I find both outfits very pretty, but it’s the one with a pink bodice and blue grey petticoat that made my heart flutter. My first impulse was to buy new fabric for the whole outfit, but then I managed to be wise and dive into my stash instead. And lo and behold, there were 2 metres of blue velvet that I’ve been hoarding since 1990.
As the hem of the bodice, or jacket, isn’t visible- nor is the front, I decided to make it a little jacket with a short basque at the back. I went to Janet Arnold for inspiration and the Regency riding habit there. The painting is dated to 1796, so I’m making it with the bodice as long as my 1797’s gown.
I’m making it in blue velvet and to continuing being thrifty; the lining is made of some leftover cotton. I’m currently sewing the lining to the jacket, but this is what it looked like- and what the jacket will look like as well, only in velvet.
I’ve been much undecided on how to do the closure. The lining will be laced and for now I will simply overlap the velvet and pin close. I think I want to button it, but I haven’t found any buttons I like yet.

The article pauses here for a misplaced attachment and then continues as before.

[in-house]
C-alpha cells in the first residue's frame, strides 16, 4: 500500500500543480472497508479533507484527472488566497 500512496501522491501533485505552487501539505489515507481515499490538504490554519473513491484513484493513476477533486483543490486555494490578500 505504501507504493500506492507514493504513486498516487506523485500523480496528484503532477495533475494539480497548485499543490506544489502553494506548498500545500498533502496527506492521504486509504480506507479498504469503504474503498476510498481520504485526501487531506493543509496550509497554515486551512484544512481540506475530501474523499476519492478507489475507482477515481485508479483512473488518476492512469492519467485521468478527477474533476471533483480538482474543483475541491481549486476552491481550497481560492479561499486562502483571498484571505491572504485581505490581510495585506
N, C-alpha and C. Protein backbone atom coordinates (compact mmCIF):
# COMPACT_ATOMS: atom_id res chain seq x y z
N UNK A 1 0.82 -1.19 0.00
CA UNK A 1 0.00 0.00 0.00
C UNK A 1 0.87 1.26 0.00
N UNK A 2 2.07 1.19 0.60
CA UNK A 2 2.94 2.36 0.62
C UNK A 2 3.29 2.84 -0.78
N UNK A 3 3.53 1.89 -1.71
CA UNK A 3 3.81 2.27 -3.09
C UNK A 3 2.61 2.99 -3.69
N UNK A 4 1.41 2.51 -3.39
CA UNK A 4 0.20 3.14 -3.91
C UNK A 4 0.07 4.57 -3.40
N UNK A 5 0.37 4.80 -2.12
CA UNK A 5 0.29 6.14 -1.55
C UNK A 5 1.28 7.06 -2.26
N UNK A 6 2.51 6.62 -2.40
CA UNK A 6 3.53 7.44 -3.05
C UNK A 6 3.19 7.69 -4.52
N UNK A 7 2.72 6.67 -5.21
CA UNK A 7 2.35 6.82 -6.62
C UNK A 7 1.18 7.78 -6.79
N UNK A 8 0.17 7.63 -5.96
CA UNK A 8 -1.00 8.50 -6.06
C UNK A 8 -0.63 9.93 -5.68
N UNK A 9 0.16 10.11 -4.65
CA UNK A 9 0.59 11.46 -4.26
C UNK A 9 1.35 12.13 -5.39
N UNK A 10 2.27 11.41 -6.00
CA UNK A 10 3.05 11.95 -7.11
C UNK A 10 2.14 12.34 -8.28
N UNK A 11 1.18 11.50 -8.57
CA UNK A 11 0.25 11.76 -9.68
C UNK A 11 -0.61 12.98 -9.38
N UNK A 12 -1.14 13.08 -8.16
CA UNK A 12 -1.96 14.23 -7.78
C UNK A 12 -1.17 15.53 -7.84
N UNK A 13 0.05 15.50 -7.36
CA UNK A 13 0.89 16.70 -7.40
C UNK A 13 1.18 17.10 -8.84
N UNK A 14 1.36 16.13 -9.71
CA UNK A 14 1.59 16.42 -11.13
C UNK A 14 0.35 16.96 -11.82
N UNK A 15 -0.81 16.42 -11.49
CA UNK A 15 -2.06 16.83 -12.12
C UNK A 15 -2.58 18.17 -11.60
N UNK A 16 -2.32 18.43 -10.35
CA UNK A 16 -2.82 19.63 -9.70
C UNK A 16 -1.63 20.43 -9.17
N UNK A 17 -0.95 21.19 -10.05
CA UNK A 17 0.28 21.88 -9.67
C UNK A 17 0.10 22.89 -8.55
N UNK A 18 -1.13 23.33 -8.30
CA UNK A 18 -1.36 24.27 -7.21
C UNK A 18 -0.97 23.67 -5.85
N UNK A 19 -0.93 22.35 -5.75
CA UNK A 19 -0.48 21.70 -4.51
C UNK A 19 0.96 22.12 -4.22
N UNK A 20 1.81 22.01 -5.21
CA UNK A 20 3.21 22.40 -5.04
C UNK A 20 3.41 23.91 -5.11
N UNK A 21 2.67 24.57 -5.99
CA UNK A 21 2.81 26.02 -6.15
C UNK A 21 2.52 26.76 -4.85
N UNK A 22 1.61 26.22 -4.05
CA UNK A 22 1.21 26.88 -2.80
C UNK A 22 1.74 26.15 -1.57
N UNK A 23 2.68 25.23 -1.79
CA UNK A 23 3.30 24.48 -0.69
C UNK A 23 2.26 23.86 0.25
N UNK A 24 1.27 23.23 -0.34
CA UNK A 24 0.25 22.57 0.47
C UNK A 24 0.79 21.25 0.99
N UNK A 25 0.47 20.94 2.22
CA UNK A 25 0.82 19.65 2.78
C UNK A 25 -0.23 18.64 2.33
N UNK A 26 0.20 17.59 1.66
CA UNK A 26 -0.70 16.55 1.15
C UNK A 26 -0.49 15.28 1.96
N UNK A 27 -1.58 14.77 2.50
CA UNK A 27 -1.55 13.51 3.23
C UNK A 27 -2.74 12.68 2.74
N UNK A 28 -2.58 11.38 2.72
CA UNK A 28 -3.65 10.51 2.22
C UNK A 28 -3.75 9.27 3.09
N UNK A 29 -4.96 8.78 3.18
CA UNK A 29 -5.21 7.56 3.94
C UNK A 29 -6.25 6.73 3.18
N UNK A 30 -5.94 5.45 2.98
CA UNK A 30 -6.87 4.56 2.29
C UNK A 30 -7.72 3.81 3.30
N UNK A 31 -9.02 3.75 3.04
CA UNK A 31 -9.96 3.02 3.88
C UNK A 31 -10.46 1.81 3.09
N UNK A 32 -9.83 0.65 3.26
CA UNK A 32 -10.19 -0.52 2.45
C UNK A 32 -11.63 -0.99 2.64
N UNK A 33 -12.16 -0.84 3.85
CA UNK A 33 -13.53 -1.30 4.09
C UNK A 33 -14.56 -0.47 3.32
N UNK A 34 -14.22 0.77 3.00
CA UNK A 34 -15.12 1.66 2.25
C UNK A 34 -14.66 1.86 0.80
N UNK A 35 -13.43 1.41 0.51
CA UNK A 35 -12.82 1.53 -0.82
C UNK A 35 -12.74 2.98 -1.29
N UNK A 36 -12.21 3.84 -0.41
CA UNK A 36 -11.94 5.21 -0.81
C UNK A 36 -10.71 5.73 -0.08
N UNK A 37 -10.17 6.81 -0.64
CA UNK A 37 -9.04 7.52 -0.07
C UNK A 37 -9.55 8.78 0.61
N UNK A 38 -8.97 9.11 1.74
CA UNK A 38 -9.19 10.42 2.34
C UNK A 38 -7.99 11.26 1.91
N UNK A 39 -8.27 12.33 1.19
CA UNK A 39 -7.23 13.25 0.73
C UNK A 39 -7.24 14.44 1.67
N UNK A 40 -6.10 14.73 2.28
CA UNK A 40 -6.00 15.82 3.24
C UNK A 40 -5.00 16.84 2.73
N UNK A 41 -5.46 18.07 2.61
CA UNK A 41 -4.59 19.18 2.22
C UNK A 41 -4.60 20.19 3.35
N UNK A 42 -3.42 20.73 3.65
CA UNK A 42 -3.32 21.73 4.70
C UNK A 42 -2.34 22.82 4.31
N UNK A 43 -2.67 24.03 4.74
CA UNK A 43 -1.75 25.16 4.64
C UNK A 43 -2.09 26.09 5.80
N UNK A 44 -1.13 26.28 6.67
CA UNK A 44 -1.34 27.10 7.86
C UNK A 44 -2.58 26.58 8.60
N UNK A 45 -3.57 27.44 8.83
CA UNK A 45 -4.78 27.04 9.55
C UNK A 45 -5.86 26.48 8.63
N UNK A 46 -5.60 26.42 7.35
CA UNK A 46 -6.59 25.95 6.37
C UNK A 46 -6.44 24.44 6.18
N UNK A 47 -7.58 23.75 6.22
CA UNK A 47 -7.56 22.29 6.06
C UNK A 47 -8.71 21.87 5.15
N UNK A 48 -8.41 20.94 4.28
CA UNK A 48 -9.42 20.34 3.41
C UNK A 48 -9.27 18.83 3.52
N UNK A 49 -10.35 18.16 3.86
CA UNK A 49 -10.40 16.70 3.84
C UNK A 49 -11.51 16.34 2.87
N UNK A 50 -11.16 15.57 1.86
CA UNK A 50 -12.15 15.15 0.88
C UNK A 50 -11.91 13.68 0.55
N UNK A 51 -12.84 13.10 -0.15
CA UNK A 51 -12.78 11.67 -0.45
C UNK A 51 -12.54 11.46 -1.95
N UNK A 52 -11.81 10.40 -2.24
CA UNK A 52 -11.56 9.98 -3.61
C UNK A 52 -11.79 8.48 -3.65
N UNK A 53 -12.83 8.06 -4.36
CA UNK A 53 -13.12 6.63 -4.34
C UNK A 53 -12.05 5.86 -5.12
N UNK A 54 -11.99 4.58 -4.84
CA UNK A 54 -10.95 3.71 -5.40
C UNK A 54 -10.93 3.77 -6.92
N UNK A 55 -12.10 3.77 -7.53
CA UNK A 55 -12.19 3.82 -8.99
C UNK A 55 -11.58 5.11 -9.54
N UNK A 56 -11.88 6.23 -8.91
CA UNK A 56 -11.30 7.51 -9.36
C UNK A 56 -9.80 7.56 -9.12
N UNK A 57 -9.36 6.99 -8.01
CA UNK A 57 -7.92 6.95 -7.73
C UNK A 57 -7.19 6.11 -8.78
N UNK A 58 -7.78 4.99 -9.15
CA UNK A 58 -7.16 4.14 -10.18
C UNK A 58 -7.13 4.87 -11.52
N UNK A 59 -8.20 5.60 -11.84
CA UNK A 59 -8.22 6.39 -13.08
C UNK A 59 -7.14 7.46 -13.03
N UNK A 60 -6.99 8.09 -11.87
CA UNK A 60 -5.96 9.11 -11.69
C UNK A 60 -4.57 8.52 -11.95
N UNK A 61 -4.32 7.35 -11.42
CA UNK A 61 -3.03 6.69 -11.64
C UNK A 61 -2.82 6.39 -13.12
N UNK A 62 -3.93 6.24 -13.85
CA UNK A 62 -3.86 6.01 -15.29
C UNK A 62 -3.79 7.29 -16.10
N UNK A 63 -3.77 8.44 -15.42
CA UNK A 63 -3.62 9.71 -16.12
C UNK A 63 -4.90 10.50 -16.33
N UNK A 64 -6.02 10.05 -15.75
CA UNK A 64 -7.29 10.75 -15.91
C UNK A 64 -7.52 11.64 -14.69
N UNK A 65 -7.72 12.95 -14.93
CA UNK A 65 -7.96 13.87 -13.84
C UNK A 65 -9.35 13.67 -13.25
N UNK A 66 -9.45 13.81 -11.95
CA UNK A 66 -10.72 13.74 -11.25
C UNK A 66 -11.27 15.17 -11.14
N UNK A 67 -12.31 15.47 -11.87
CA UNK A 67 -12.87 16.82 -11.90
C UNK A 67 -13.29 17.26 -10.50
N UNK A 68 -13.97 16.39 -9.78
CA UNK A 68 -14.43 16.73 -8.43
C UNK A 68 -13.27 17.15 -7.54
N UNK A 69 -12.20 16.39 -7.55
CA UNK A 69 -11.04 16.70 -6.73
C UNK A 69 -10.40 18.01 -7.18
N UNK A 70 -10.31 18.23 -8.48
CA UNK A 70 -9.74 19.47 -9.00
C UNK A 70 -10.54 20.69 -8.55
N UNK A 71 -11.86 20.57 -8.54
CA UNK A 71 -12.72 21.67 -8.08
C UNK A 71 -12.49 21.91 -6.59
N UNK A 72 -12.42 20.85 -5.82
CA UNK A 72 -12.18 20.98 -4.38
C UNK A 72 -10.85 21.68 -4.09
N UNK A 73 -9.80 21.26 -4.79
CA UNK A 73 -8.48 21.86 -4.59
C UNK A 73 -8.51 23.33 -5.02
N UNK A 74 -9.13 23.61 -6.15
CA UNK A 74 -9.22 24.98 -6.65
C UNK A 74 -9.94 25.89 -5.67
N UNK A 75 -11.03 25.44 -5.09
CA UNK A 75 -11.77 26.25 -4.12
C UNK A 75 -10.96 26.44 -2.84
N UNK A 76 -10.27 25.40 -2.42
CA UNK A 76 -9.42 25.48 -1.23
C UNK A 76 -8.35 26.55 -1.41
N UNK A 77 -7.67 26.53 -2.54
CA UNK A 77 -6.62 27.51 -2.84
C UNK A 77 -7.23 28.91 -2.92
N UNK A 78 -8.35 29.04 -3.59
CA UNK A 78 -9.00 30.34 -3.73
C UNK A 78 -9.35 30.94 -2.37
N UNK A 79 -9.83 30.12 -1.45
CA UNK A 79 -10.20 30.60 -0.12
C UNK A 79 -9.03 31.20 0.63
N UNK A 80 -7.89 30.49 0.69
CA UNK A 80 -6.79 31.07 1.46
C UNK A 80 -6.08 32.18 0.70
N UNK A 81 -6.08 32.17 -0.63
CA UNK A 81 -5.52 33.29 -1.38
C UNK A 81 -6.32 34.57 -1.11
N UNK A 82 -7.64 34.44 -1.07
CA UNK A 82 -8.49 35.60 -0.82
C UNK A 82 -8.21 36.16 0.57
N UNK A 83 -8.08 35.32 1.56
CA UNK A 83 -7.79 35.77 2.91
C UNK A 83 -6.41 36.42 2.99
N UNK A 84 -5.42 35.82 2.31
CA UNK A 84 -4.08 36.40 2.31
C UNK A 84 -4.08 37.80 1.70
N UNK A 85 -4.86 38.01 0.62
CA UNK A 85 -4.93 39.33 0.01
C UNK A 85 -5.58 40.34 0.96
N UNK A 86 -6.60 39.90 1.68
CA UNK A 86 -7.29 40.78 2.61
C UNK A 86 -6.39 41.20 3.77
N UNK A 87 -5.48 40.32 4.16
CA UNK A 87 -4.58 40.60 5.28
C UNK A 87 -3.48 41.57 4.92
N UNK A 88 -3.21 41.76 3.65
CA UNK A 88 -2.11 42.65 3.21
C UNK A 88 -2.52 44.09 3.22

I actually have blue grey taffeta in my stash, only a little bit darker than on the painting, so I will use that for the petticoat. And I’ve bought a bit rose-coloured taffeta for the sash, that is two-toned with green. I would very much want a pair of long gloves, but I will have to hope for Santa for those.
To my surprise I got quite a lot of velvet left after cutting the jacket, so I decided to make a reticule out of it. After some browsing I came across this little beauty:
It’s dated to 1790-1810 and measure approximately 19X25 centimetres, so it was easy to make a pattern for it. I wanted to try out ribbon embroidery and felt that this would be a very doable project. Here is a verybad pictures of my progress:
There will be a bigger rose in the middle and borders of silver spangles.
I’ve also been working on more mundane wool skirts, but they’re on hold. Not only because Spiff is on top of them…
“You weren’t planning of using this fabric, were you?”